THE mother of a little girl who suffers from dwarfism has launched a campaign to raise awareness of the condition and try to stop people staring at her daughter when she is out and about.
Laura Ward is forced to endure funny looks and sideways glances every time she goes out with six-year-old Jessica and she has now said enough is enough.
She is trying to contact others in the same position to organise a series of events to raise awareness of the condition, in a similar way to Dwarfism Awareness Month events which are currently taking place in America.
Laura said: “Everywhere we go there’s people staring and we don’t want that for her. We want people to be aware that she’s no different to them. She’s just little.
“She’s our little girl with a big attitude.”
Jessica, who attends Donington Cowley Primary School, was just like any other baby when she was born, so nobody picked up the condition.
It was only when Jessica went for her six-week check up that the doctors noticed anything.
She was sent to a paediatrician and diagnosed with achondroplasia and dwarfism.
Laura said: “We got told she wouldn’t live until she was one. We were devastated. We thought ‘why us?’”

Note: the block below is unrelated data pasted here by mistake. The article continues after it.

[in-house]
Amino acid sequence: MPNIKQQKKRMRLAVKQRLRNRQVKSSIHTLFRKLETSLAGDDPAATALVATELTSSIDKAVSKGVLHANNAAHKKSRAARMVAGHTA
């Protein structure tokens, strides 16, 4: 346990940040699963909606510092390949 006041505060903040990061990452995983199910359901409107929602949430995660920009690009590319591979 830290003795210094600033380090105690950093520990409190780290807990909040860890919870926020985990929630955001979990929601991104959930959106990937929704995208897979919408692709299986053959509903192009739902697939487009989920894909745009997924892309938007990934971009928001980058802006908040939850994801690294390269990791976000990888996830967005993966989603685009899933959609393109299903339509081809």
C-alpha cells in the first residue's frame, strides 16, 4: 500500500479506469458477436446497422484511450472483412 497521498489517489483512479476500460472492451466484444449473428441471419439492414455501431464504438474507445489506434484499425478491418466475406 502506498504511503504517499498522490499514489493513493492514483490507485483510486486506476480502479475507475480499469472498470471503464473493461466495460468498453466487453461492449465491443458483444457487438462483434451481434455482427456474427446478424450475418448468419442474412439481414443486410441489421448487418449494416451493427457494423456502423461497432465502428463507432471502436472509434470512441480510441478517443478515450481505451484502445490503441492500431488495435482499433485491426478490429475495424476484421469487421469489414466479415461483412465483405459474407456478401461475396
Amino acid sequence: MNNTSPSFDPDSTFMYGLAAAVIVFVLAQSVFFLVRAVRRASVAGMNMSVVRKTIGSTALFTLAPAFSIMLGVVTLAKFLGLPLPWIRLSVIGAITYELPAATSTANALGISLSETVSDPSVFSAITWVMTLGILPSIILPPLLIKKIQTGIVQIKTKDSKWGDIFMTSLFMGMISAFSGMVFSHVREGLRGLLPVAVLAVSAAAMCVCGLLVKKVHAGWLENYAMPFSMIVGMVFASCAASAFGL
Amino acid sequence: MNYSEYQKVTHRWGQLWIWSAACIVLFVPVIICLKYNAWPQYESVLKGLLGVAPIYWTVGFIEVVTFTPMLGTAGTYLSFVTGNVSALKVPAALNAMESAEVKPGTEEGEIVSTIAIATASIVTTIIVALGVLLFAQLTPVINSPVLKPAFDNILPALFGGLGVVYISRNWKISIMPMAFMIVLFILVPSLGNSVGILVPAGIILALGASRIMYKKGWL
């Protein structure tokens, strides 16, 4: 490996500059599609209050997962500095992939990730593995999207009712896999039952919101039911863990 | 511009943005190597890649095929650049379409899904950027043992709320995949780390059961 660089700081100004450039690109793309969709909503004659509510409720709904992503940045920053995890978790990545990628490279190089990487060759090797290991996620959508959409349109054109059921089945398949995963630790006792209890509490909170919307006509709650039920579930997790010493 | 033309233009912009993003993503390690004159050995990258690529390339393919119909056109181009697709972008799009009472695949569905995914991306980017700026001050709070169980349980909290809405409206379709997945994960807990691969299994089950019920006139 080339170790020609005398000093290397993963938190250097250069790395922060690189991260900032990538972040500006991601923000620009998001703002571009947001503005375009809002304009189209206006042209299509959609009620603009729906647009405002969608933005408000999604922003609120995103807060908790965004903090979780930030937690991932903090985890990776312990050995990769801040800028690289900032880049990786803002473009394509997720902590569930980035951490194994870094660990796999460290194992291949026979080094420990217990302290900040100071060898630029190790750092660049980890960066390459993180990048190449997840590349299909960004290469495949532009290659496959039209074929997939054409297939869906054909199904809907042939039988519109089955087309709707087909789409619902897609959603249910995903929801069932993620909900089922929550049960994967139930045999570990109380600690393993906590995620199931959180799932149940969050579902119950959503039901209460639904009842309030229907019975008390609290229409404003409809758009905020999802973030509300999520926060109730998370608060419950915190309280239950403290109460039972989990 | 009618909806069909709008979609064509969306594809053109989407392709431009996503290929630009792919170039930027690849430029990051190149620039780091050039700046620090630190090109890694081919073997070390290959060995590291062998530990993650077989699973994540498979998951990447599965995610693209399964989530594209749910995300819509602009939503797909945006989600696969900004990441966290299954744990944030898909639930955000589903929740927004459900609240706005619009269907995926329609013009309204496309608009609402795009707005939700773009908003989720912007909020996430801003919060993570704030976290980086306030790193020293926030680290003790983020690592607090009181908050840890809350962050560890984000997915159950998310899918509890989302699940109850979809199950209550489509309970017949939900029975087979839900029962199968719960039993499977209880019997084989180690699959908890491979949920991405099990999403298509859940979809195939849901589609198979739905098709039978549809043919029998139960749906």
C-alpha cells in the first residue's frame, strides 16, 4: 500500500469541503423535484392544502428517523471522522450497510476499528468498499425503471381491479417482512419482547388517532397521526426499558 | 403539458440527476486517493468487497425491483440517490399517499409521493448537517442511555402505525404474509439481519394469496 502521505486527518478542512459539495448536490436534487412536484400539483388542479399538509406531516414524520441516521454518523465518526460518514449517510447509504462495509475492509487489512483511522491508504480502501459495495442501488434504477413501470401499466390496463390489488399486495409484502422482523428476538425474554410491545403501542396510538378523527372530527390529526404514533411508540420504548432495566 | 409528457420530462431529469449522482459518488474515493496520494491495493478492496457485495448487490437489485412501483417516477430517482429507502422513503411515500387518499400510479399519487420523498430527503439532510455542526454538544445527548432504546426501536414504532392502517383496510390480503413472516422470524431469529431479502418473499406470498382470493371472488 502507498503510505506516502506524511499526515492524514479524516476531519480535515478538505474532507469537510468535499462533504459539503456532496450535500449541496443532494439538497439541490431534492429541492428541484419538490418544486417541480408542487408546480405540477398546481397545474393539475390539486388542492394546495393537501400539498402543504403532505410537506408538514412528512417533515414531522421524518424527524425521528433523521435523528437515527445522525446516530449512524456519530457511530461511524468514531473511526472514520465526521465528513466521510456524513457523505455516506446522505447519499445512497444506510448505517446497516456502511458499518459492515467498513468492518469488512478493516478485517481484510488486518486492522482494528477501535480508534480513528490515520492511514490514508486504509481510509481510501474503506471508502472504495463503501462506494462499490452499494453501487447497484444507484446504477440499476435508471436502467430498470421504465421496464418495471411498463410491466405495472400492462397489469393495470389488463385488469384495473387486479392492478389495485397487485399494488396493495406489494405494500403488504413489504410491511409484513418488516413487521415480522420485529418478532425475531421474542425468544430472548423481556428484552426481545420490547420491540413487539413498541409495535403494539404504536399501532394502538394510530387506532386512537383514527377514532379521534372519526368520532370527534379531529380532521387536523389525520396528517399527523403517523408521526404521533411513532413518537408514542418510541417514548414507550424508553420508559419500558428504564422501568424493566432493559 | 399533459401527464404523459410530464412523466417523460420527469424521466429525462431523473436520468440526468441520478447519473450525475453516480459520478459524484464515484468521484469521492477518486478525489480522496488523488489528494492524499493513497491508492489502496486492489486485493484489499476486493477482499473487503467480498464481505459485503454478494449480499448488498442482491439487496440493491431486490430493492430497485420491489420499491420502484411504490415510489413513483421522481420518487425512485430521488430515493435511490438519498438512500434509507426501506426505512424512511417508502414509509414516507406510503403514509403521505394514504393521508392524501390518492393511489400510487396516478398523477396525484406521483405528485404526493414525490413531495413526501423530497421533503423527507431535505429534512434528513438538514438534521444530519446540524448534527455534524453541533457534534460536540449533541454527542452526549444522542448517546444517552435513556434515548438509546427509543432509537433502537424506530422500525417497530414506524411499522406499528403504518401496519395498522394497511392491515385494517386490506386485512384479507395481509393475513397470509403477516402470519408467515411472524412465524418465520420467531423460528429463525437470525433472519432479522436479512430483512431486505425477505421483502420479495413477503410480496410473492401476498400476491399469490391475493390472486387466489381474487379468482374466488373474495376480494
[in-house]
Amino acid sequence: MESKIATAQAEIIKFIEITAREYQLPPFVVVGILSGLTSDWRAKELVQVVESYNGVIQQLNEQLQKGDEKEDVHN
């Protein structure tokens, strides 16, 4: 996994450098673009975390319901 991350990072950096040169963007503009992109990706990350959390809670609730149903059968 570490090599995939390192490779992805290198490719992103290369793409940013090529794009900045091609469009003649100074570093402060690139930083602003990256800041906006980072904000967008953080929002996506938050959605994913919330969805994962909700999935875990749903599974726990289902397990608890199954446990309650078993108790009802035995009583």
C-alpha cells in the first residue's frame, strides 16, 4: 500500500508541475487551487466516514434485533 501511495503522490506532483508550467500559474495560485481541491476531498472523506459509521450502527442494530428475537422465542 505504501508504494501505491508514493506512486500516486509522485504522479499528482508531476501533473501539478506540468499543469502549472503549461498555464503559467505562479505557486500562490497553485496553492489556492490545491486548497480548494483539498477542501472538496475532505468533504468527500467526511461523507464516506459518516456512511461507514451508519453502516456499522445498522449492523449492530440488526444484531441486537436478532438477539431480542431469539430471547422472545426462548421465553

There are several different types of dwarfism, which can have around 200 causes.
Jessica suffers from a form which affects her limbs. She has a normal-sized body, but her arms and legs are a lot smaller than other people’s. It means that even when she is fully-grown she will be less than four-and-a-half feet tall.
When people question her small stature, the six-year-old just laughs it off, and says that good things come in small packages.
But Laura said she would still like things to change.
She said: “If there was more awareness people would not stare as much.”
She is looking for people affected by dwarfism to contact her so they can get together and plan events to help people learn more about the condition.
Contact Laura at firstname.lastname@example.org.